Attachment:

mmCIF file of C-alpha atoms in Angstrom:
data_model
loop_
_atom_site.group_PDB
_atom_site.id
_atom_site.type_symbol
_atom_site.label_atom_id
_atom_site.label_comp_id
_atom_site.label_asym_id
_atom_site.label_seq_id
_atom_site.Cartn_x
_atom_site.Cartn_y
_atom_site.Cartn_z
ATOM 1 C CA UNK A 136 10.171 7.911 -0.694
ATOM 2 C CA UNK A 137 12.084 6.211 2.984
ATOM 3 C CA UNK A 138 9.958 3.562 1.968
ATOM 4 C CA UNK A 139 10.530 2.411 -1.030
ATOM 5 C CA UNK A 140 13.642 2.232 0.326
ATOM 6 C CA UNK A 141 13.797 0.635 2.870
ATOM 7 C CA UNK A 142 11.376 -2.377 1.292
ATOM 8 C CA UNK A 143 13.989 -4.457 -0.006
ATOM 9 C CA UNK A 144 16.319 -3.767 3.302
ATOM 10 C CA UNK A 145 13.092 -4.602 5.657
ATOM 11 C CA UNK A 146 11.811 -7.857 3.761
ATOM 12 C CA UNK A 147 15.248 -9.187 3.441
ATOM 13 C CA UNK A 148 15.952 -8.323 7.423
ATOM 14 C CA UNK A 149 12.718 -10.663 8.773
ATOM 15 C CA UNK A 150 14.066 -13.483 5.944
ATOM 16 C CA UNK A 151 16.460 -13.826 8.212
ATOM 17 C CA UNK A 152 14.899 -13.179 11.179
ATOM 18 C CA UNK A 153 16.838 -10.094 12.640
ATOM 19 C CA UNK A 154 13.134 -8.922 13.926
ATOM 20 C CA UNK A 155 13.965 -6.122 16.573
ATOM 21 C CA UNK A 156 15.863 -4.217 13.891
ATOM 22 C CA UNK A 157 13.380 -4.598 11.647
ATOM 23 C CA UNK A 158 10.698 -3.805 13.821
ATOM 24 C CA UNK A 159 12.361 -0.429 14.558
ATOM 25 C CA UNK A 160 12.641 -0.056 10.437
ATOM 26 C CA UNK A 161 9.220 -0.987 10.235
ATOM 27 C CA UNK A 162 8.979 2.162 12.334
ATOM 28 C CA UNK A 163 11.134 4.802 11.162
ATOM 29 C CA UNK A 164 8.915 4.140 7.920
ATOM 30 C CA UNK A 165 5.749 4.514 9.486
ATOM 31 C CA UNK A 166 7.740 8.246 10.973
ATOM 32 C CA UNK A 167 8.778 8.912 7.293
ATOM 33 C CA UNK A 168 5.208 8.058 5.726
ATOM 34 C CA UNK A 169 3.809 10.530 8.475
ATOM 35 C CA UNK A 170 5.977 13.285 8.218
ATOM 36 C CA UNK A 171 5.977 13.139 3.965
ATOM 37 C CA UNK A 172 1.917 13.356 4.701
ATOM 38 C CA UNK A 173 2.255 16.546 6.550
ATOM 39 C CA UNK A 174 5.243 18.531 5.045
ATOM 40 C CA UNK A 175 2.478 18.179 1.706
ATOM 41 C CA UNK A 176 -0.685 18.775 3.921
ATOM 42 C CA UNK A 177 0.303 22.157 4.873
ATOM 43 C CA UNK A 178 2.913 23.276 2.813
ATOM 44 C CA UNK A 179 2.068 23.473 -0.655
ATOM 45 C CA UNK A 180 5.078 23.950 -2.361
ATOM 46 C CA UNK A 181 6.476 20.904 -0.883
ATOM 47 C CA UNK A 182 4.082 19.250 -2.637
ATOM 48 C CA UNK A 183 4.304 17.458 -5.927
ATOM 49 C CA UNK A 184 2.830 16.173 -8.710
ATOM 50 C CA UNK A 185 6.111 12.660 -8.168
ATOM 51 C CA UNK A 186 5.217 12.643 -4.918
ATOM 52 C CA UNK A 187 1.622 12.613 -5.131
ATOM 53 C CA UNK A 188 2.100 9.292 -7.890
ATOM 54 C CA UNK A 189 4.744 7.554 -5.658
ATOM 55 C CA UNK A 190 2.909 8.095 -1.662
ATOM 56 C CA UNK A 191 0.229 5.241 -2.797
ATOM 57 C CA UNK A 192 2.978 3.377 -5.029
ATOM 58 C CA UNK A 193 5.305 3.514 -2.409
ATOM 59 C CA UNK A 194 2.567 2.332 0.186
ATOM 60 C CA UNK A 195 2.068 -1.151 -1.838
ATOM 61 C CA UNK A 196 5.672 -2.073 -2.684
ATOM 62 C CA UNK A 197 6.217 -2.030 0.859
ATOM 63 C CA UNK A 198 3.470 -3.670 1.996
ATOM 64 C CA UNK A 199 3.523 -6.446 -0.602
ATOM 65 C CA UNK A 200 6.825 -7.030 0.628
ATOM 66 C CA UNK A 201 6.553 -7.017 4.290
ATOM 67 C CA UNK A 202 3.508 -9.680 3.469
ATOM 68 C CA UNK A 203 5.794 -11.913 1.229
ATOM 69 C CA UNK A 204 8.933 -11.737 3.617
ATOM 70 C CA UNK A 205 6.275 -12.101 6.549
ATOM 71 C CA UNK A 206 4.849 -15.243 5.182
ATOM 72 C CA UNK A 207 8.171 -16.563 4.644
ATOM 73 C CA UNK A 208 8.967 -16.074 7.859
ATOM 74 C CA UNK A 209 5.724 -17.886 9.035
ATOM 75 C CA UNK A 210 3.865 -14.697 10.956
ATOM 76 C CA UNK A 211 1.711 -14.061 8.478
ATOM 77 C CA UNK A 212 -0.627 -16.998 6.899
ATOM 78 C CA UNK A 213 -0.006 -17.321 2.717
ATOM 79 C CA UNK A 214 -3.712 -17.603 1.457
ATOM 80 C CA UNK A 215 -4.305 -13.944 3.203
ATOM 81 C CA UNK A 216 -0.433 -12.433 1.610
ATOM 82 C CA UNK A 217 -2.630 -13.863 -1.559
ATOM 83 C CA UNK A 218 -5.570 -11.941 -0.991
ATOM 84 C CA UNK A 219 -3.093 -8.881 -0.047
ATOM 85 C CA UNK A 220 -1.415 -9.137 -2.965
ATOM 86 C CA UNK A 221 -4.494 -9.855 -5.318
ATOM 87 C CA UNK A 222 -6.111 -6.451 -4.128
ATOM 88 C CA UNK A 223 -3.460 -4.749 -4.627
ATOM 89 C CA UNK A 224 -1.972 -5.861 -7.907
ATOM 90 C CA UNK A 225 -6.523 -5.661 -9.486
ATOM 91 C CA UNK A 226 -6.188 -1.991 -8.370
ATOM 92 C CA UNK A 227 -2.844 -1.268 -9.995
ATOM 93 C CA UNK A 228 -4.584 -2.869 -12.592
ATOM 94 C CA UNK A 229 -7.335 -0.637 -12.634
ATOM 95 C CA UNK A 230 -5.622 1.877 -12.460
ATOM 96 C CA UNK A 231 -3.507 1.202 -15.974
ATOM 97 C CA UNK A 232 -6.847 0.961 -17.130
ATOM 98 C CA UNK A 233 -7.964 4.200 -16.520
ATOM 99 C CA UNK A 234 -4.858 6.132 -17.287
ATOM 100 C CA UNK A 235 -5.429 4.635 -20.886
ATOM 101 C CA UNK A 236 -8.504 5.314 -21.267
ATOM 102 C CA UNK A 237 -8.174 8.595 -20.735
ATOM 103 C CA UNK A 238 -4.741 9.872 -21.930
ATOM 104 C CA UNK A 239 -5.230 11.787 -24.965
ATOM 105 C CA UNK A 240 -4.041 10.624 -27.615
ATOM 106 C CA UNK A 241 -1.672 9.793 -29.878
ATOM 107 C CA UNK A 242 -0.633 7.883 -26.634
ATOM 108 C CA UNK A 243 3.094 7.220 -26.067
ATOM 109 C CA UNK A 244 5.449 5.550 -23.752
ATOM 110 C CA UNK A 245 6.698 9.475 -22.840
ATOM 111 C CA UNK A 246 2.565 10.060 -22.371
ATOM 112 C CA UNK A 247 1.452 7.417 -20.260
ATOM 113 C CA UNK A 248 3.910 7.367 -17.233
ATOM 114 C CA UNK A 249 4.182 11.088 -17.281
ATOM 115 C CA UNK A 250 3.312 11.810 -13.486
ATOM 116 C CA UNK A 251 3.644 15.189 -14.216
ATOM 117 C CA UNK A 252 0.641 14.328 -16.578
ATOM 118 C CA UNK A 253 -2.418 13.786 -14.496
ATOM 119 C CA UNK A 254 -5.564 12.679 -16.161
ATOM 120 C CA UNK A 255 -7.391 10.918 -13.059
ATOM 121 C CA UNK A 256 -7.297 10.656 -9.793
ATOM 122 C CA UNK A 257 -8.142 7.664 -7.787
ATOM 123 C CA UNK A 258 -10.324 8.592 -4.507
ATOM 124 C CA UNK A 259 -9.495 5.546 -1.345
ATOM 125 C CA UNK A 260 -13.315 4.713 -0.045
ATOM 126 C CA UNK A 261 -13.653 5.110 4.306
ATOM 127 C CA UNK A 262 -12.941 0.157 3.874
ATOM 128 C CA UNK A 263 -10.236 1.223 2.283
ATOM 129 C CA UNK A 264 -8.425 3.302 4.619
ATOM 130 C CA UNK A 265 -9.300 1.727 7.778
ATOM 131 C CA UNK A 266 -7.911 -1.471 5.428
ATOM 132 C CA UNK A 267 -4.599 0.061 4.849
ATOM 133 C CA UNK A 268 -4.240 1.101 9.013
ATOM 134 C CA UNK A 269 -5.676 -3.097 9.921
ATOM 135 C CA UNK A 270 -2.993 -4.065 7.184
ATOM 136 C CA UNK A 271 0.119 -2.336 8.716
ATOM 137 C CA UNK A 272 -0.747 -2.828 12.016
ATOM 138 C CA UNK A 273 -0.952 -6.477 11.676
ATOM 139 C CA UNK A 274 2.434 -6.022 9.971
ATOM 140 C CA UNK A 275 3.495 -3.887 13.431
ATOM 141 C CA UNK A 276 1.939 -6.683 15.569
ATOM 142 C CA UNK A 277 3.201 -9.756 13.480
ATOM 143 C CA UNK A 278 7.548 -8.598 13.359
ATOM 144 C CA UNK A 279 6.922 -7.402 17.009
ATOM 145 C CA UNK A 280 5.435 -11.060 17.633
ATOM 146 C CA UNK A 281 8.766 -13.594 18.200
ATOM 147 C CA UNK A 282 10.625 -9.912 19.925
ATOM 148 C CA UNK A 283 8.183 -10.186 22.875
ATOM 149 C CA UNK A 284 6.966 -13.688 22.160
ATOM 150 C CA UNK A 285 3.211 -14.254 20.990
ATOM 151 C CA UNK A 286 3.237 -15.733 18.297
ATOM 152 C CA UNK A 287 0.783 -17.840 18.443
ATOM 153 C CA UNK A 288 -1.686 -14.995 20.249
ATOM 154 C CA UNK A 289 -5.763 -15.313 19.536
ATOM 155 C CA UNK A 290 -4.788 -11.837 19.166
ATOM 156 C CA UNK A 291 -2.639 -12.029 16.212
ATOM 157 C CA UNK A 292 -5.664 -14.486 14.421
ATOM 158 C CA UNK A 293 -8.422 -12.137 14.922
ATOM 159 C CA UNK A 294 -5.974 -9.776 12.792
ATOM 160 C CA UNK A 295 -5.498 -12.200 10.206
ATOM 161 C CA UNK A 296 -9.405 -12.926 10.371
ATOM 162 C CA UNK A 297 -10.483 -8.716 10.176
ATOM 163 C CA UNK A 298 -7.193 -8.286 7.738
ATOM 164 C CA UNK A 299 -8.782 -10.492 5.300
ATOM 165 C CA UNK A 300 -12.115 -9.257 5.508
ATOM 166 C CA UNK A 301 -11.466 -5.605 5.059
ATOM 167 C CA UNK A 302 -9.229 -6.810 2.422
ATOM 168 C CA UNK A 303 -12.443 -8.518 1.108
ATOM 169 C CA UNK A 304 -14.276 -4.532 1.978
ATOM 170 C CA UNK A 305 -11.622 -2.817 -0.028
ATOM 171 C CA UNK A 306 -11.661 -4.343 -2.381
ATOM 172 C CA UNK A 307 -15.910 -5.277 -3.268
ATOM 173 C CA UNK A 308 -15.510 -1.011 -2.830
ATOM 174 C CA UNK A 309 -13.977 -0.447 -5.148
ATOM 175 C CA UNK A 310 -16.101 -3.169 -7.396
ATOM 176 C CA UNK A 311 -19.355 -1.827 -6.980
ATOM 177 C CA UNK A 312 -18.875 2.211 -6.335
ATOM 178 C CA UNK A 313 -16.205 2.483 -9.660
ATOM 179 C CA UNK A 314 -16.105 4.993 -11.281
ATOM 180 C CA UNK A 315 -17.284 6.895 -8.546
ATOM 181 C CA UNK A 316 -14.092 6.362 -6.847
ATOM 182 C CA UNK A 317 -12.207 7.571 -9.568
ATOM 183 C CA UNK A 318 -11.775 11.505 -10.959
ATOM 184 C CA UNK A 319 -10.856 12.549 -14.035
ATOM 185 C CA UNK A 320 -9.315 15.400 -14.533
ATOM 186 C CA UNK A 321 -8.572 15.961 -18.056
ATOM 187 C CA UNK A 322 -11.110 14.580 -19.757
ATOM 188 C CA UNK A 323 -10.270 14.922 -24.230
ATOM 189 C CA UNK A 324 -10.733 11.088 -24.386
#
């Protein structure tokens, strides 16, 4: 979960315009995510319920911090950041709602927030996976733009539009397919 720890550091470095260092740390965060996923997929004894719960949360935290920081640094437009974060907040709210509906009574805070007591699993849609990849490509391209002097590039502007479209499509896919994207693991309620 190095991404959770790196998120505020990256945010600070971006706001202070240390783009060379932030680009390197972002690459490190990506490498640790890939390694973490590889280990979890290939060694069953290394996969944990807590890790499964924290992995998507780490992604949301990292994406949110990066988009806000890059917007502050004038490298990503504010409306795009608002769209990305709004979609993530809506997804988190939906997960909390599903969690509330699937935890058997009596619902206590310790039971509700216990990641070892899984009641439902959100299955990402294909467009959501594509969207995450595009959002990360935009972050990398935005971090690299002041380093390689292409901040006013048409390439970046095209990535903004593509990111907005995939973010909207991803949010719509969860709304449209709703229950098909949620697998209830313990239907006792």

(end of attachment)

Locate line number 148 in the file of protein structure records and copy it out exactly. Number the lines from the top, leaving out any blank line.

ATOM 135 C CA UNK A 270 -2.993 -4.065 7.184